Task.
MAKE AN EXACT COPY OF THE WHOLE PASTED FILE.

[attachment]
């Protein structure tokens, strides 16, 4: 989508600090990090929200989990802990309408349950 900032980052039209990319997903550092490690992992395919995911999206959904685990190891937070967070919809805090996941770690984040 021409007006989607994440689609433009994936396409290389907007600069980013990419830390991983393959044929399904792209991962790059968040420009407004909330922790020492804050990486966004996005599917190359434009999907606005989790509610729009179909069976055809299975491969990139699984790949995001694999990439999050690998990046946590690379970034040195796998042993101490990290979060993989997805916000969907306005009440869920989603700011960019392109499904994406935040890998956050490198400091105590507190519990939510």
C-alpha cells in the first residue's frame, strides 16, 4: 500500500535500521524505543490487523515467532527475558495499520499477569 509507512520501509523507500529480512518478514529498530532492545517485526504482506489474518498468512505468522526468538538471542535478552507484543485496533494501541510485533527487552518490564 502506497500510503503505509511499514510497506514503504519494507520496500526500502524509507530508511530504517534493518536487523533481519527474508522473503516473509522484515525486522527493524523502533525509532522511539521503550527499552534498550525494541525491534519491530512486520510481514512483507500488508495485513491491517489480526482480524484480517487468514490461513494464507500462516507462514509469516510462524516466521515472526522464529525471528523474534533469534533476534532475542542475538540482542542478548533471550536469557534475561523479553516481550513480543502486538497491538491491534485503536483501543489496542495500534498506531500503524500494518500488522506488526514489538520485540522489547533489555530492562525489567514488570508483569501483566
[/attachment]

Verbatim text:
């Protein structure tokens, strides 16, 4: 989508600090990090929200989990802990309408349950 900032980052039209990319997903550092490690992992395919995911999206959904685990190891937070967070919809805090996941770690984040 021409007006989607994440689609433009994936396409290389907007600069980013990419830390991983393959044929399904792209991962790059968040420009407004909330922790020492804050990486966004996005599917190359434009999907606005989790509610729009179909069976055809299975491969990139699984790949995001694999990439999050690998990046946590690379970034040195796998042993101490990290979060993989997805916000969907306005009440869920989603700011960019392109499904994406935040890998956050490198400091105590507190519990939510």
C-alpha cells in the first residue's frame, strides 16, 4: 500500500535500521524505543490487523515467532527475558495499520499477569 509507512520501509523507500529480512518478514529498530532492545517485526504482506489474518498468512505468522526468538538471542535478552507484543485496533494501541510485533527487552518490564 502506497500510503503505509511499514510497506514503504519494507520496500526500502524509507530508511530504517534493518536487523533481519527474508522473503516473509522484515525486522527493524523502533525509532522511539521503550527499552534498550525494541525491534519491530512486520510481514512483507500488508495485513491491517489480526482480524484480517487468514490461513494464507500462516507462514509469516510462524516466521515472526522464529525471528523474534533469534533476534532475542542475538540482542542478548533471550536469557534475561523479553516481550513480543502486538497491538491491534485503536483501543489496542495500534498506531500503524500494518500488522506488526514489538520485540522489547533489555530492562525489567514488570508483569501483566